Too pressed for time this week to post, but I want to get something in about the parsha. Avraham is told to leave his land, his place of birth, his father’s home, and to travel to some unspecified location. Hashem sweetens the pot – Avraham is promised that this journey will bring him wealth, progeny, and bracha galore. Did Avraham need this promise of reward to motivate him to leave home? I would hope such a reading is at best a hava amina. A spiritually immature Avraham being coaxed by G-d to get moving is a makes for a tempting reading of the parsha from a literary perspective, but is hard to square with our traditional conception of the Avos as spiritual giants. Midrashim portray Avraham as having discovered G-d already at age three and as willing from an early age to sacrifice his life for his faith when tested by Nimrod. Is this the type person who needs the motivation of material reward? Looking at the text, the words, “Vayelech Avram ka’asher dibeir eilav Hashem…” imply that Avraham left his homeland solely because Hashem had spoken, without ulterior motive.
So why then the promise of reward? Taking a mussar oriented approach, one might suggest that the reward was part of the test being given to Avraham. Not only must Avraham abandon his home, but he must do so without regard to the promise of reward that is part of the deal. The fringe benefits make the test harder, not easier.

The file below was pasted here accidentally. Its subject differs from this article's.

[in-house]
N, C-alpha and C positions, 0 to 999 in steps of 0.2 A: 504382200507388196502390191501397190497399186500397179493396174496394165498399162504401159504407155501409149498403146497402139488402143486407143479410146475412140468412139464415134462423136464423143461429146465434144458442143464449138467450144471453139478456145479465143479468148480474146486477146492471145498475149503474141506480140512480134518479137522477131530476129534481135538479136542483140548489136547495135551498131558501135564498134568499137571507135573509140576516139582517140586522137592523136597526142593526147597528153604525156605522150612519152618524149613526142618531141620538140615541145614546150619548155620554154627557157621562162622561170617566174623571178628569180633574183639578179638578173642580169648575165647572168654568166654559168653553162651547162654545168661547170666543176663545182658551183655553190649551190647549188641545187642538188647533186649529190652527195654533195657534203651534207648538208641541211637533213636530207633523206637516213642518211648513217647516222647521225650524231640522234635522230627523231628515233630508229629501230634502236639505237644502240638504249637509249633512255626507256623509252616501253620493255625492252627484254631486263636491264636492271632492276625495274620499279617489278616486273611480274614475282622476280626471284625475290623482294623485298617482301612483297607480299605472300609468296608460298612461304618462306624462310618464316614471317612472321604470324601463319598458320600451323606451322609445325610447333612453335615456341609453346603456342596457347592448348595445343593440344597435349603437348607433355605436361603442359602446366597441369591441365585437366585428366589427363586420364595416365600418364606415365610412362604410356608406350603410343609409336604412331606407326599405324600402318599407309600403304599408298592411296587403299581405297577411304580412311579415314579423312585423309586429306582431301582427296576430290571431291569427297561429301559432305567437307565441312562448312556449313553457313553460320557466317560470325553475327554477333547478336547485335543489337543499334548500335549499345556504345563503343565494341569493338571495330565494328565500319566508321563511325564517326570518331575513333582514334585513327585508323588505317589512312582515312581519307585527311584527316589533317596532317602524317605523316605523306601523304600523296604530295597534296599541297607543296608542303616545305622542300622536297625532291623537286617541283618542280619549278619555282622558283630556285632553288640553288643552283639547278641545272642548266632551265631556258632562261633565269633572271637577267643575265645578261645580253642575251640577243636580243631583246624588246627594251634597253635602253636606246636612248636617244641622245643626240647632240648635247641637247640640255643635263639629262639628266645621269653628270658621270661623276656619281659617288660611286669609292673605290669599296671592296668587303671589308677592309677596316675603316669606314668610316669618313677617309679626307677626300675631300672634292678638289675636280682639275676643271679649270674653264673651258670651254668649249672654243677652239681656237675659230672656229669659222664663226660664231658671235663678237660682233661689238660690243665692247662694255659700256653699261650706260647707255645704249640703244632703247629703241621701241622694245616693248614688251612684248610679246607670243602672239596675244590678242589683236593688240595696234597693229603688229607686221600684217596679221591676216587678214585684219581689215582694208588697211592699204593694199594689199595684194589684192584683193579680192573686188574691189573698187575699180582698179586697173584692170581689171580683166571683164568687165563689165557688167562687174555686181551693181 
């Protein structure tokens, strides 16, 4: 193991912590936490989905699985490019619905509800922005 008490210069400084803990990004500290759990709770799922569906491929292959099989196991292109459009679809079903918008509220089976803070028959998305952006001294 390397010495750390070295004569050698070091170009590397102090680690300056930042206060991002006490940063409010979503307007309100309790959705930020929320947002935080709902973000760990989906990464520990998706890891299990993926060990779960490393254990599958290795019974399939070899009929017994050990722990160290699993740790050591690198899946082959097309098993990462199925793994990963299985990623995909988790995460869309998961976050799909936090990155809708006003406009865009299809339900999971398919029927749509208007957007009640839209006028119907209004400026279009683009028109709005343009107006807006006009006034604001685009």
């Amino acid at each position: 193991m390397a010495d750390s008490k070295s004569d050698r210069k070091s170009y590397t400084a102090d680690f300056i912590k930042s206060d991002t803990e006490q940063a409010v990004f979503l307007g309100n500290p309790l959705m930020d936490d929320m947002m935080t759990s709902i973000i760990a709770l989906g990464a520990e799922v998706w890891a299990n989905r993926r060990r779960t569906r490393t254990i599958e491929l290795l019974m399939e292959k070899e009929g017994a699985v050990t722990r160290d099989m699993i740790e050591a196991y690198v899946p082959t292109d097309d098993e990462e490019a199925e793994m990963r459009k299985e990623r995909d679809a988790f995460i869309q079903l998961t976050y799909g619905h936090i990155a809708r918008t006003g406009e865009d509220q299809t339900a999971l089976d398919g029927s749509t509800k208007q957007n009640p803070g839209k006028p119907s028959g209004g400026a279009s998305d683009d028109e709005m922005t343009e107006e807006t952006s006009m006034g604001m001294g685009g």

But there is another possible approach as well. Books have been written about the phenomenon of boys and girls who mere weeks before seemed not so different from their non-yeshiva teen counterparts, but after entering the Beis Medrash in Eretz Yisrael, entering Seminary, a short while later become changed people. Gone are the plans for medical school or law school, white shirts and dress pants replace the torn jeans and sneakers, Saturday becomes Motzei Shabbos – va’ya’hapoch Hashem es Sdom, to preview next week’s parsha. Along with a new found dedication to learning comes a new found sense of prishus. If the transformation of these young men and women is so jarring, can we even imagine the transformation an Avraham Avinu underwent when he experienced Hashem’s calling?
The promise of children, wealth, bracha, given to Avraham was not a temptation to be avoided – it was a mechayeiv. Hashem was telling Avraham that his calling to avodas Hashem need not and should not come at the price of prishus from the world, of leaving behind everything, but to the contrary, his life should demonstrate how to have wealth, children, bracha, and utilize them properly for the same of avodas Hashem and kiddush Hashem. There are some things that one must abandon -- lech lecha -- but there are things one must take along for the journey and elevate to a higher purpose.
Knowing when materialism is to be eschewed and rightfully recognized as a distracting test and temptation and when it can be used and enjoyed in the service of Hashem can be a challenge. I recently received a postcard of programs from an institution I am an alumnus of. The top line mentioned shiurim being offered on Sunday; two lines below that was advertised, “A Night of Fashion and Glamour featuring Teri Jon Fashion and Ivanka Trump Fine Jewelry.” I really don’t think Sarah Imeinu attended a Sunday shiur and then went to check out the Ivanka Trump jewelry of her day – that’s not the lesson to draw from our parsha. There has to be a l’shem shamayim in how we use the world, and only on those terms do we have a right and a chiyuv to do so.